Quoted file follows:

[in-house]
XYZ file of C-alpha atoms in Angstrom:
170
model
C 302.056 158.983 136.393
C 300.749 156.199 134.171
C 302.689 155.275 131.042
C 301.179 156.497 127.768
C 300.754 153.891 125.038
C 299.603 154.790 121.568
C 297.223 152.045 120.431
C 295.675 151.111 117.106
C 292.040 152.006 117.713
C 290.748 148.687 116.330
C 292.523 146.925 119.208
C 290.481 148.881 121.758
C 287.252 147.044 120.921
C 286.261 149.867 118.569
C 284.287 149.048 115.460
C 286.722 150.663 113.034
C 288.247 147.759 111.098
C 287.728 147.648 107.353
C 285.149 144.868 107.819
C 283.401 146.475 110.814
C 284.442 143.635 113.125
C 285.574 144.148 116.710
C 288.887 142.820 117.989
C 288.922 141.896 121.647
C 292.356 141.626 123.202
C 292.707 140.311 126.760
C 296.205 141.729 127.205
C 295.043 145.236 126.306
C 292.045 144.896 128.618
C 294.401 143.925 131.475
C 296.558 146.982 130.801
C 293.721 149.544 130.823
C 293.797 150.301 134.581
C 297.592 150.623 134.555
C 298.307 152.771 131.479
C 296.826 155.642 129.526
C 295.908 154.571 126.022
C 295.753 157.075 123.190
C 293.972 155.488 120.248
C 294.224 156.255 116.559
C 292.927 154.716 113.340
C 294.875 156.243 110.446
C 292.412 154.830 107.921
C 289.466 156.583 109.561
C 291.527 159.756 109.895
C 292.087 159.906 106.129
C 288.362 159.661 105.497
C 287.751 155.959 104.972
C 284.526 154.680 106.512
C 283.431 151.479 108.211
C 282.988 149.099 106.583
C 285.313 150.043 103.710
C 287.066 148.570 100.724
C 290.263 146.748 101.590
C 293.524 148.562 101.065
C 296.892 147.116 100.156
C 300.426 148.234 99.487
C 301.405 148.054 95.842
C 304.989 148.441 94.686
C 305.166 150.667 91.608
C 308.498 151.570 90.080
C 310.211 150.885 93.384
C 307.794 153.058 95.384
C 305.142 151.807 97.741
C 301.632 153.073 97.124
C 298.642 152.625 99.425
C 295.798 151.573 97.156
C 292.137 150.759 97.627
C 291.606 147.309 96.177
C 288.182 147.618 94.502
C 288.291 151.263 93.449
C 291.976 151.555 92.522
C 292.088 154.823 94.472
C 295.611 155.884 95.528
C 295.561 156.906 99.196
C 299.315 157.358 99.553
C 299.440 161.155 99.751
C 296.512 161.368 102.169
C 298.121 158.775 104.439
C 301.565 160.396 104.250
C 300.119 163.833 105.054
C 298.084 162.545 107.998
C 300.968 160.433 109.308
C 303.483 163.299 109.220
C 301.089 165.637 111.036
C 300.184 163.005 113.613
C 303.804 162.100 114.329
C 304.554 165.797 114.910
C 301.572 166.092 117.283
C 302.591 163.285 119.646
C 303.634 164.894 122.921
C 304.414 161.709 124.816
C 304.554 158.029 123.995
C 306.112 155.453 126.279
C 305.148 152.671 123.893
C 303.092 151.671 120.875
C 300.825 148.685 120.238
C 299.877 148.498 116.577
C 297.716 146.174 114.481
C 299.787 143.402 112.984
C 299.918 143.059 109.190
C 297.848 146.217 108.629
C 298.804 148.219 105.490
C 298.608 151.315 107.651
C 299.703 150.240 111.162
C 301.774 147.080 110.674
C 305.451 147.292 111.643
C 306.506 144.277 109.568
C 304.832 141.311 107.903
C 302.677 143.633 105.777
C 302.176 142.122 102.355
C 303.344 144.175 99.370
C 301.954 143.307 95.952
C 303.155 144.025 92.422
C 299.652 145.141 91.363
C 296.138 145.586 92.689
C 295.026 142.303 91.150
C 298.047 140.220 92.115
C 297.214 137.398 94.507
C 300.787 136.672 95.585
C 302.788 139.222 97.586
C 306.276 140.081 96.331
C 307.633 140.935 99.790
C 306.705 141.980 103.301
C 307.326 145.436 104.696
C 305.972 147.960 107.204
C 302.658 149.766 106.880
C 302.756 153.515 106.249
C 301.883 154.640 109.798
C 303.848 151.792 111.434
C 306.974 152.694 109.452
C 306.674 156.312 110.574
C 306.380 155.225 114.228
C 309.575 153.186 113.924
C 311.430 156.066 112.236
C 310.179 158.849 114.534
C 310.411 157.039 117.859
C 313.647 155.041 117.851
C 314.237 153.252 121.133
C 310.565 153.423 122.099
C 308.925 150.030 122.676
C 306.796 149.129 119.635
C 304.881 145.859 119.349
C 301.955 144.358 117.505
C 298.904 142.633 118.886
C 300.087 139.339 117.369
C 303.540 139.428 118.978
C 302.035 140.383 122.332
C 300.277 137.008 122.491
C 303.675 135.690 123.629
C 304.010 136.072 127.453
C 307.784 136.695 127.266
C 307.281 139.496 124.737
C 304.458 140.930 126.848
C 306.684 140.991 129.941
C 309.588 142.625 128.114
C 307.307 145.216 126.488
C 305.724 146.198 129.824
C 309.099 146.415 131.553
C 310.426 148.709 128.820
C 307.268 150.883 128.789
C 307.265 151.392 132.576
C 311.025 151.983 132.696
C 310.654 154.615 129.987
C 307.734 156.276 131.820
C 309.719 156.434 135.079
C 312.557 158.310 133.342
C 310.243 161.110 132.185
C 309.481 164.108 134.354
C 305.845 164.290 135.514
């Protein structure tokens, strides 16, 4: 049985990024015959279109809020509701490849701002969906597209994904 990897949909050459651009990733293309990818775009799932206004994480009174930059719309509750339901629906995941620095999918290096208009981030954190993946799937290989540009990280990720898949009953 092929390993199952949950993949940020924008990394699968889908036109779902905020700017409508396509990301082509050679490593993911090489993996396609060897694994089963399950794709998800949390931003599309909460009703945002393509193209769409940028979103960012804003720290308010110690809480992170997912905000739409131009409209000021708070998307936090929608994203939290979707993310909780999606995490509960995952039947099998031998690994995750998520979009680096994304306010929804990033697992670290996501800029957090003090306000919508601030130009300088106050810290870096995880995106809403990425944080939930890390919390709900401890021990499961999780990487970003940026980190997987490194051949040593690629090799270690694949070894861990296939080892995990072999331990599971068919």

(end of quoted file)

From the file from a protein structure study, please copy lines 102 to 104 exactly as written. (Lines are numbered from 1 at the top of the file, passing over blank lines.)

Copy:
C 299.877 148.498 116.577
C 297.716 146.174 114.481
C 299.787 143.402 112.984